BS VI and a New Era for the Indian Automotive Industry_Kolkata cityscape

BS VI and a New Era for the Indian Automotive Industry

BS VI and a New Era for the Indian Automotive Industry

Sep 14, 2020
Posted by Kailash Sawant, Regional Business Manager – Engine Oils, India and Middle East, Adam Kidson, Technology Manager, India and Middle East

Topics: BS VI

This article highlights the key takeaways from our recent webinar, Impact of BS VI Legislation on Heavy- Duty and Passenger Car Engine Oil Technology, part of our Lubrizol360 Webinar Series featuring Lubrizol experts discussing important industry trends. You can view the full webinar and register for upcoming webinars here.

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The Indian automotive landscape is changing rapidly. By 2025, more than 150 million new vehicles will represent a new era in the region, driven primarily by two major pieces of legislation.

  • Implementation of emission standards of BS VI which came into effect April 1, 2020
  • Fuel economy mandates for heavy-duty commercial vehicles and passenger vehicles planned to be implemented from 2021 onwards.

To meet these new emissions and fuel economy regulations, vehicles operating in India will change fundamentally. Here are some changes to watch for, and what will be required to keep vehicles operating at their performance peak.

Reduced emissions. Moving towards BS VI emission standards means drastically reducing the Oxides of Nitrogen (NOx) and Particulate Matter (PM) limits.

In case of Passenger vehicles, NOx limits have been reduced by 25% for gasoline vehicles and 70% for diesel passenger vehicles, while in case of Commercial vehicles, the limits have reduced by more than 90%. As for PM, the limits for the passenger vehicles have been reduced by more than 80% the limits for commercial vehicles have been reduced by more than 50%, along with introduction of particulate number.

Hardware changes in commercial and passenger vehicles. To meet these stringent norms of particulate matter, all diesel-powered vehicles with BS VI engines have been fitted with after-treatment devices such as Diesel Particulate Filters (DPF) necessitating the use of low SAPS (Sulphated Ash, Phosphorous & Sulphur) engine lubricants.

DPFs are designed to remove PM from the exhaust, which they can only do when the filter is free from ash. If the ash from lubricants clogs the filter, it is rendered inoperable. As a result, fleet managers in India should be looking for low-SAPS lubricants to maintain their trucks in compliance with the new legislation and regulation.

Fuel economy. Phase 2 standards for fuel economy will be implemented starting in 2021 and will require an improvement of between 8.2% and 13.3% for commercial vehicles. In the passenger vehicle market, the new requirements include fuel consumption improvement to meet a target of 113 gCO2/km.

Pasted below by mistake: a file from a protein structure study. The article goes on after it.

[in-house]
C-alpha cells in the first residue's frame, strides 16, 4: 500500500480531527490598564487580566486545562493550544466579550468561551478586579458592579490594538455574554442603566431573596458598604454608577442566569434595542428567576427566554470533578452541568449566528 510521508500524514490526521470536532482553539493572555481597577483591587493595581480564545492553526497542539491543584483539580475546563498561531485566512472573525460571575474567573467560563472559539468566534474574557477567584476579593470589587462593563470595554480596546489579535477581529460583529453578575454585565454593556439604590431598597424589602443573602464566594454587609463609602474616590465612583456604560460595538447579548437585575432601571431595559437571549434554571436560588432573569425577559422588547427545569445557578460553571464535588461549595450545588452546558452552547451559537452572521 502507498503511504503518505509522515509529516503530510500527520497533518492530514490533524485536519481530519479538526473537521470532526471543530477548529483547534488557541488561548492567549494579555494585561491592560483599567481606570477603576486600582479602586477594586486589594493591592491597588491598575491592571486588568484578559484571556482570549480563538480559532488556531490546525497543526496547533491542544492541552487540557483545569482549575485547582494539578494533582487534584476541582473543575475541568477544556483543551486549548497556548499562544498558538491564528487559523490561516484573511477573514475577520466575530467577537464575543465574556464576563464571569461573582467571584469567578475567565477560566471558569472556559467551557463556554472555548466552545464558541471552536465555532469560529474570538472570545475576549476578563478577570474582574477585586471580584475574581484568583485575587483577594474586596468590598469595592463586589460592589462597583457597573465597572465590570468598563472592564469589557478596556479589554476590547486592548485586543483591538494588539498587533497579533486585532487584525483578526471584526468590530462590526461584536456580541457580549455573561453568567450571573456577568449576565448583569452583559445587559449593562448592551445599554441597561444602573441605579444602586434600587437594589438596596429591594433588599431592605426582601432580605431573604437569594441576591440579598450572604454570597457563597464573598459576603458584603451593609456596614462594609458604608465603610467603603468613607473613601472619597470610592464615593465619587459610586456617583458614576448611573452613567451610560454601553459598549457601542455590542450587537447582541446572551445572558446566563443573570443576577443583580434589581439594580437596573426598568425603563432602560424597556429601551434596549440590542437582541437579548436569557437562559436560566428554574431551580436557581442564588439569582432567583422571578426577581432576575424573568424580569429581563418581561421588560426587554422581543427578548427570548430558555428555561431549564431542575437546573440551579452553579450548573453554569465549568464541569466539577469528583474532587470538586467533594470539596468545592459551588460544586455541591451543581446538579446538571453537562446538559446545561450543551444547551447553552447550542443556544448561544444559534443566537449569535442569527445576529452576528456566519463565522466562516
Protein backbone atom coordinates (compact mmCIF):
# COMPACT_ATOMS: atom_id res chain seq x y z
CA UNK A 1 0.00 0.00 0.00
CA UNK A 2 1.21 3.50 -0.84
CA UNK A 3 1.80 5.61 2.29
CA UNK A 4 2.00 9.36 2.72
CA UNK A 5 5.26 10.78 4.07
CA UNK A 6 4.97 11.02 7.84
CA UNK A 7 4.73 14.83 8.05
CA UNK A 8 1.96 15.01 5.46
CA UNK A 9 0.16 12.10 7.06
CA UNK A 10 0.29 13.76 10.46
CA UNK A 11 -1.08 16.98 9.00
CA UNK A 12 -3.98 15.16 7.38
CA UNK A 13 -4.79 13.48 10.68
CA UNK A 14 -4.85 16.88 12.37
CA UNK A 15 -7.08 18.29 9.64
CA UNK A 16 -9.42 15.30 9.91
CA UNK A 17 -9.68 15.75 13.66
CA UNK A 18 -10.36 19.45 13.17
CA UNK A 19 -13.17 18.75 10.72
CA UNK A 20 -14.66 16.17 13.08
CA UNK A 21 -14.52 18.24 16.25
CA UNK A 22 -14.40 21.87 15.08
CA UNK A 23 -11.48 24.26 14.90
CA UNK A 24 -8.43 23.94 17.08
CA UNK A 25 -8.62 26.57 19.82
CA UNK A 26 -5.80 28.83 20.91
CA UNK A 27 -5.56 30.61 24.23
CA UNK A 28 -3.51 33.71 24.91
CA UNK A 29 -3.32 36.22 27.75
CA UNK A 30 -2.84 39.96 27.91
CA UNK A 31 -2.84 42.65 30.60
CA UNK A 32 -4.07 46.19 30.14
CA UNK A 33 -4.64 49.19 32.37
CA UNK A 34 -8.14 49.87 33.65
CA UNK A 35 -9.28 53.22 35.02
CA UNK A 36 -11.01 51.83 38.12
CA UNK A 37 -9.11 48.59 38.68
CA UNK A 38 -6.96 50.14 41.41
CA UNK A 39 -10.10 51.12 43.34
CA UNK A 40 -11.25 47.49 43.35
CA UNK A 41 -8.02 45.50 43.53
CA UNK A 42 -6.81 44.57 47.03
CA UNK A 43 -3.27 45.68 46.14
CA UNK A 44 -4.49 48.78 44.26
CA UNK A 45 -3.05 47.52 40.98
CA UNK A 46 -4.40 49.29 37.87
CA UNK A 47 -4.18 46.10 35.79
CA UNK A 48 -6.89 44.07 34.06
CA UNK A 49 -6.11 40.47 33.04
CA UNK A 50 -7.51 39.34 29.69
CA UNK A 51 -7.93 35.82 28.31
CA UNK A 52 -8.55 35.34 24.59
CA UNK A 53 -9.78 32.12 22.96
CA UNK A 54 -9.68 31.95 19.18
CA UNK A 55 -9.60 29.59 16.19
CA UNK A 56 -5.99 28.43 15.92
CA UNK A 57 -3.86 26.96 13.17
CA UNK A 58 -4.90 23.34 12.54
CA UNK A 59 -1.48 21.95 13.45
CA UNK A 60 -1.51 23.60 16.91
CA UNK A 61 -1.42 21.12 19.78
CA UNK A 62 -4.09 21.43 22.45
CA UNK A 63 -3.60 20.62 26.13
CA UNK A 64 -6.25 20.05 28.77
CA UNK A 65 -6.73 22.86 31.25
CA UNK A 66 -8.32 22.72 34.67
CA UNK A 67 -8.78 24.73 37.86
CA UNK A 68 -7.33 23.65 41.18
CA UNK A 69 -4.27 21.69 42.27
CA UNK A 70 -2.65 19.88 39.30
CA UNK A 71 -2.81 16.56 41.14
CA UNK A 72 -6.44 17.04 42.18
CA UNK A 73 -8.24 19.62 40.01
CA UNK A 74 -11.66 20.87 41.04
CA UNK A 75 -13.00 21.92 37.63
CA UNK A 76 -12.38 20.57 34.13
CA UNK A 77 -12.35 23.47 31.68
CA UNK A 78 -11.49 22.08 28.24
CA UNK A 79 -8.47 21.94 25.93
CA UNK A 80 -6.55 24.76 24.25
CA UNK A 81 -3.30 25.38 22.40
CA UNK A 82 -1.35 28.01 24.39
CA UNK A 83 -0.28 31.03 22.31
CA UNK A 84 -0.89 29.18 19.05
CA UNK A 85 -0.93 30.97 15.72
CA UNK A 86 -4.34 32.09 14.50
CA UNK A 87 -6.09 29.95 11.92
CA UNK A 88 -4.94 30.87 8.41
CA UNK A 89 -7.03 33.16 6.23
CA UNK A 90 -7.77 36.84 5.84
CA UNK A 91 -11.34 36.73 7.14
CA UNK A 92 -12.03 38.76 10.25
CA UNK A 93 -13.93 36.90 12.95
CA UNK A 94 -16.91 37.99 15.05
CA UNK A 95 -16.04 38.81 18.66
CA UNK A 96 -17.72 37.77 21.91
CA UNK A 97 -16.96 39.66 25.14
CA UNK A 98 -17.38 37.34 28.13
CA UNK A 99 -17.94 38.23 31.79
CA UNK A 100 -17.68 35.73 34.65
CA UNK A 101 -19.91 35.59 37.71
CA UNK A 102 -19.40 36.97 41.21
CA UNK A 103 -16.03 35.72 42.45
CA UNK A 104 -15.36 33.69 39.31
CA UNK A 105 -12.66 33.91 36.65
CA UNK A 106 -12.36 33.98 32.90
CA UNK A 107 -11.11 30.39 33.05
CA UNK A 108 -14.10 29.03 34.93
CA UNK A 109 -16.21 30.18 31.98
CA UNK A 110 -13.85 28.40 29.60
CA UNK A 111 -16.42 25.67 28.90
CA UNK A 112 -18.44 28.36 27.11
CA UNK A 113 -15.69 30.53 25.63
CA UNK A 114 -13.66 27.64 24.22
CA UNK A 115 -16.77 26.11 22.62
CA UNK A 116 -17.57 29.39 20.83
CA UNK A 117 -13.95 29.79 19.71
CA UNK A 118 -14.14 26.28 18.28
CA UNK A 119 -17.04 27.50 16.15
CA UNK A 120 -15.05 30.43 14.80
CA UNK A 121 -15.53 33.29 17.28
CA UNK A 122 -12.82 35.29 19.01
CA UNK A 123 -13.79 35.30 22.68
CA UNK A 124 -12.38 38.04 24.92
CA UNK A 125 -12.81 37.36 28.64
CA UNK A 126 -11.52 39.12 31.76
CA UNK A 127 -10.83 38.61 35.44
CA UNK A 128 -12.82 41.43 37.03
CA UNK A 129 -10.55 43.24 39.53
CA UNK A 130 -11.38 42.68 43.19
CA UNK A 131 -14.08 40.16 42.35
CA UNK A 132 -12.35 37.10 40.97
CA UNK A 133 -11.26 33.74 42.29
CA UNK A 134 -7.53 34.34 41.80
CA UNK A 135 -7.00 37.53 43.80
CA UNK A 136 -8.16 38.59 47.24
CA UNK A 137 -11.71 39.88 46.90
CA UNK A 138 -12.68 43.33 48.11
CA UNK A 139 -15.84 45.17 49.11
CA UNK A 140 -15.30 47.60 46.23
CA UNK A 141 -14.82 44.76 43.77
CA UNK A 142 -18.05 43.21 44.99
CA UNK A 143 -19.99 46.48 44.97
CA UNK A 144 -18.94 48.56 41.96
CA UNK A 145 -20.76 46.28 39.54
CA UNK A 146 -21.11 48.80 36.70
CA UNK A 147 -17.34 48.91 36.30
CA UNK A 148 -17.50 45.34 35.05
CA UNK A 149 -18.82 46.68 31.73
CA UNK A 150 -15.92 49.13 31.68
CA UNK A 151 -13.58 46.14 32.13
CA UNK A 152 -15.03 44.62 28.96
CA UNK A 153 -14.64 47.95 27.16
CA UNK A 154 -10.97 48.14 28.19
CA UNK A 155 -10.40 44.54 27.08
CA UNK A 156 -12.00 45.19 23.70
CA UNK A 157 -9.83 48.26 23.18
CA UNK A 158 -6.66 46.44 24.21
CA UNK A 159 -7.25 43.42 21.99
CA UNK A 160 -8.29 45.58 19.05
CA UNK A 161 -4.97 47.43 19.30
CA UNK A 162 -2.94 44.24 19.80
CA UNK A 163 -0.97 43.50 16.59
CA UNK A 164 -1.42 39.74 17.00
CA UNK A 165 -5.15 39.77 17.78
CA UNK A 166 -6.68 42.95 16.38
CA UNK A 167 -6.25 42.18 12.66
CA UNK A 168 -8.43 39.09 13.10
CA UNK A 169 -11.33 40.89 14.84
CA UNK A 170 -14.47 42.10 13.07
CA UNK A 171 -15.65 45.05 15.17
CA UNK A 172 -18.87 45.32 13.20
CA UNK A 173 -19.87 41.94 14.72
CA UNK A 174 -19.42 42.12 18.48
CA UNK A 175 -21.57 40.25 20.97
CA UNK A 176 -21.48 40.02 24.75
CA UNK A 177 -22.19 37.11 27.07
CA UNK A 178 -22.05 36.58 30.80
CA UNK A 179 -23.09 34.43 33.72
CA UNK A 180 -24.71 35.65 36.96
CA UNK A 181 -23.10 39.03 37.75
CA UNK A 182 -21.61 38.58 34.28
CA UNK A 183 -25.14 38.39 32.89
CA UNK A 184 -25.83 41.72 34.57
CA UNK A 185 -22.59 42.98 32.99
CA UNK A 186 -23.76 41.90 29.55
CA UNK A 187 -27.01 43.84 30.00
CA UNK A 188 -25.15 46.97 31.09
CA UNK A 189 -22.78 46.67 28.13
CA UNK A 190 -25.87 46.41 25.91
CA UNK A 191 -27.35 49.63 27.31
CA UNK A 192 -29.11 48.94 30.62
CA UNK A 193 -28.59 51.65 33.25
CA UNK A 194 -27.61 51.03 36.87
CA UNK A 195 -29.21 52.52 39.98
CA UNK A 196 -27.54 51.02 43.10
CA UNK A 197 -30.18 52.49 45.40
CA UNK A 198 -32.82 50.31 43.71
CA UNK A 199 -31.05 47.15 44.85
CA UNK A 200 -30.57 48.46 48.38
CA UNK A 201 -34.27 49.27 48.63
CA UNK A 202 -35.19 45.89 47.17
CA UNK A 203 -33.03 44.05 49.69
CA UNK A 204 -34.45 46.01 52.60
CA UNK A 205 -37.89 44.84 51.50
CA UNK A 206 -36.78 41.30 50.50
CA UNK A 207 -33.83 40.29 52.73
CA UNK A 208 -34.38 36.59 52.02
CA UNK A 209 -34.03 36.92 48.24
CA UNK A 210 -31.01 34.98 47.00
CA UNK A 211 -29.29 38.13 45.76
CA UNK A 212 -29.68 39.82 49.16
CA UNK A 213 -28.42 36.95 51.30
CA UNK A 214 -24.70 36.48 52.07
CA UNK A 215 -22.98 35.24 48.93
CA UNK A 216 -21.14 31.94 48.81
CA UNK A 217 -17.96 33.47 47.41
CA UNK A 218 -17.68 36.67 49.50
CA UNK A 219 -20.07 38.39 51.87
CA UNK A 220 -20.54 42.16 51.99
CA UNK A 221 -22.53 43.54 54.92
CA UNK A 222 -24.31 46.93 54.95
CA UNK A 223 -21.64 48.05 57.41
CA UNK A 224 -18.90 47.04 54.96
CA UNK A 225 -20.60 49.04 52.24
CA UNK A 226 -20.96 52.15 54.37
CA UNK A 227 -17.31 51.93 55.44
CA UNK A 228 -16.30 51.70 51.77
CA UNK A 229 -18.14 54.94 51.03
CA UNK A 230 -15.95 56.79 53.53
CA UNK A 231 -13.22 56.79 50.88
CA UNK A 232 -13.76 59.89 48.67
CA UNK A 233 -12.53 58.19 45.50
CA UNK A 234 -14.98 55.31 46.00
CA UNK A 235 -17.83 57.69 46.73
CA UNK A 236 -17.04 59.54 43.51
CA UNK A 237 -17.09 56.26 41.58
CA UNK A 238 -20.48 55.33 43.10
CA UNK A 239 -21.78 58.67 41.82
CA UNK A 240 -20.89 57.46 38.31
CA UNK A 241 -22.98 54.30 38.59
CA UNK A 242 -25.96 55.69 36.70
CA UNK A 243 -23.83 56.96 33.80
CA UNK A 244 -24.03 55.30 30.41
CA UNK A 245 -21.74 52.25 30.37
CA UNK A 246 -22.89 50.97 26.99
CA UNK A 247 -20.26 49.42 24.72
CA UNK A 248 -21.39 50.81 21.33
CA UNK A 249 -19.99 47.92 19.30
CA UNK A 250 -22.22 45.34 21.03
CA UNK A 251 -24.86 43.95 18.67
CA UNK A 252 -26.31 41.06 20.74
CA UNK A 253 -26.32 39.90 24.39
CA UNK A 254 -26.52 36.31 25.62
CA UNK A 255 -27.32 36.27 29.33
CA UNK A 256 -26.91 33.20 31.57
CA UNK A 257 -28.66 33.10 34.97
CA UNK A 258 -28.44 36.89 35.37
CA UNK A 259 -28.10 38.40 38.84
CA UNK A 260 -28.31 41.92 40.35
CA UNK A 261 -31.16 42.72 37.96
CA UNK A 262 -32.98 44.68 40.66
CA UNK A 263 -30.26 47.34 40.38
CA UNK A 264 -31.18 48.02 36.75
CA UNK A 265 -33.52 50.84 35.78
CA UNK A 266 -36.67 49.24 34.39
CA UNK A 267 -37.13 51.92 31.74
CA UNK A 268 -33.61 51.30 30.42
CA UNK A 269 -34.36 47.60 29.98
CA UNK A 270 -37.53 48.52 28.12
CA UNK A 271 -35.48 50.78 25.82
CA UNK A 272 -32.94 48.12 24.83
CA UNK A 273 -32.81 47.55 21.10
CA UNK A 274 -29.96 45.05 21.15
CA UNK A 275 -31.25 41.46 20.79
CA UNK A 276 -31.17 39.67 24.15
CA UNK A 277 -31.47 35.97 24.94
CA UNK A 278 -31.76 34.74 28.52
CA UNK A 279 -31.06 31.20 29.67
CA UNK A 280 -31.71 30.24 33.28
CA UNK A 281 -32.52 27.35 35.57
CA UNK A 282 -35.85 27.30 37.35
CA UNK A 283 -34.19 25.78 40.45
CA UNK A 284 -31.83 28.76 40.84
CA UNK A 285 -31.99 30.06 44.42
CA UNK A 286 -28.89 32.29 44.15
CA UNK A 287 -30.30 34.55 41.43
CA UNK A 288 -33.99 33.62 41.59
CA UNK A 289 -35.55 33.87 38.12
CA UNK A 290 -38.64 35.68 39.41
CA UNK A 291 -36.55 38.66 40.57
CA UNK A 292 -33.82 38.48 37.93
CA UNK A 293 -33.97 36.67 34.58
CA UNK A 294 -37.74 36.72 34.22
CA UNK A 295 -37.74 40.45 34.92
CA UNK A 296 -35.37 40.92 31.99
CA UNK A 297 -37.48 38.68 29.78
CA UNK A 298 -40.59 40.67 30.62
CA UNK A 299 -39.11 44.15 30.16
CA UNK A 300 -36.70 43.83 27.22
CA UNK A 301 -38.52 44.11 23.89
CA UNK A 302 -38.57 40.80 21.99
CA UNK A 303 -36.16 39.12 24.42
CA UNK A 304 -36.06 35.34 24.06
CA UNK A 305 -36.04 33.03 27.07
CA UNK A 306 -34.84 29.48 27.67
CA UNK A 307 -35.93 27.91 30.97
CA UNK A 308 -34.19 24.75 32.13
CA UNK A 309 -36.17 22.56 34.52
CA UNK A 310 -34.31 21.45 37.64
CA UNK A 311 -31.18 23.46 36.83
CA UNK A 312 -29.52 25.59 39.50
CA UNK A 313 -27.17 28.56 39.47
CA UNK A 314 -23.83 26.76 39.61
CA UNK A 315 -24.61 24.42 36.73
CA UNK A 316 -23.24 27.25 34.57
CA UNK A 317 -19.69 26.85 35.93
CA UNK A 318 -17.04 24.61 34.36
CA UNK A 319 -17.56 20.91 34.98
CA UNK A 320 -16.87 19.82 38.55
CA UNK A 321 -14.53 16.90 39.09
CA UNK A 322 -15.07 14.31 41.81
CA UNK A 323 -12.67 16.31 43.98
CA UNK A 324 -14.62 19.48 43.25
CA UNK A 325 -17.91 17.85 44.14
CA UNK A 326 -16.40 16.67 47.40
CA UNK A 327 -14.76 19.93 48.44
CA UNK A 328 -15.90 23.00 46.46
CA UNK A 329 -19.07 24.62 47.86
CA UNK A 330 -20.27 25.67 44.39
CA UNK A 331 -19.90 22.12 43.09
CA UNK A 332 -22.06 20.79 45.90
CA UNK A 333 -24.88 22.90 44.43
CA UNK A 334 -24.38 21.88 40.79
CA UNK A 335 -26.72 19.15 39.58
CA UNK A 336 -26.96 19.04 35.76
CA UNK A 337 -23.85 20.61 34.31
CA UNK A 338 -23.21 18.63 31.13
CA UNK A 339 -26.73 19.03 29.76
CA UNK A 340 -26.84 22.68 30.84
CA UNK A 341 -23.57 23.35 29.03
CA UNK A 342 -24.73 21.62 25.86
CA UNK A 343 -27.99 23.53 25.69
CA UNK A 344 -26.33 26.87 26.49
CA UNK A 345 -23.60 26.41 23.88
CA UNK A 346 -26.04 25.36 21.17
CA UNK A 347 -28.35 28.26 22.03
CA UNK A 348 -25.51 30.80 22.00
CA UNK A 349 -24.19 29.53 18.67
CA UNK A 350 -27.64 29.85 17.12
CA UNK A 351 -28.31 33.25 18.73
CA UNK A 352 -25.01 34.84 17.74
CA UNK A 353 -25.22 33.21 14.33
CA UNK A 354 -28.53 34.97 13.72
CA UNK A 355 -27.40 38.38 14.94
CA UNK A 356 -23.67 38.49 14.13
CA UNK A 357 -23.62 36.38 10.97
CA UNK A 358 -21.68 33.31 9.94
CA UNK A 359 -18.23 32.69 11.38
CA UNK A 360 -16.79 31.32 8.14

Lubricants that enhance fuel efficiency goals can deliver real-world value to fleet operators as they try to comply with the tighter guidelines.

While BS VI and fuel economy mandate offers a great opportunity to offer higher performing lubricants to end users, there are specific factors that clearly necessitate suitable lubricant technology that not only meets the regulations but is also designed to perform in India’s unique conditions

Increased demand on oil. India has distinct factors such as a unique drive cycle, load conditions and road infrastructure leading to slower driving speeds compared to developed nations. The key issue anticipated is that low driving speeds will make it difficult to achieve the temperature required for burning soot in the DPF, leading Indian manufacturers to work around different strategies for DPF regeneration including post-combustion injection. This will have the potential to impact in two ways – reduced fuel economy and increased fuel dilution, which can further accelerate oxidation

Additionally, the drive towards lower viscosities to achieve fuel economy mandates shall further put pressure on lubricant as thinner oils will drive the lubricant regime more towards boundary lubrication. 

Our View

The challenging operating conditions in India require higher performance lubricants. API/ACEA baselines may not be sufficient, so additional OEM credentialing will be required to ensure optimum protection and performance. BS VI is a unique opportunity to move to higher performance, higher value lubricants, and represents a great opportunity for oil marketers to differentiate and grow value.

These new lubricants will necessarily contain the following characteristics:

  • Improved fuel efficiency
  • Aftertreatment system compatibility and protection
  • LSPI protection
  • Improved durability under severe operating conditions
  • Backward compatibility

For more information about BS VI, contact your Lubrizol representative and watch the full in-depth webinar here.

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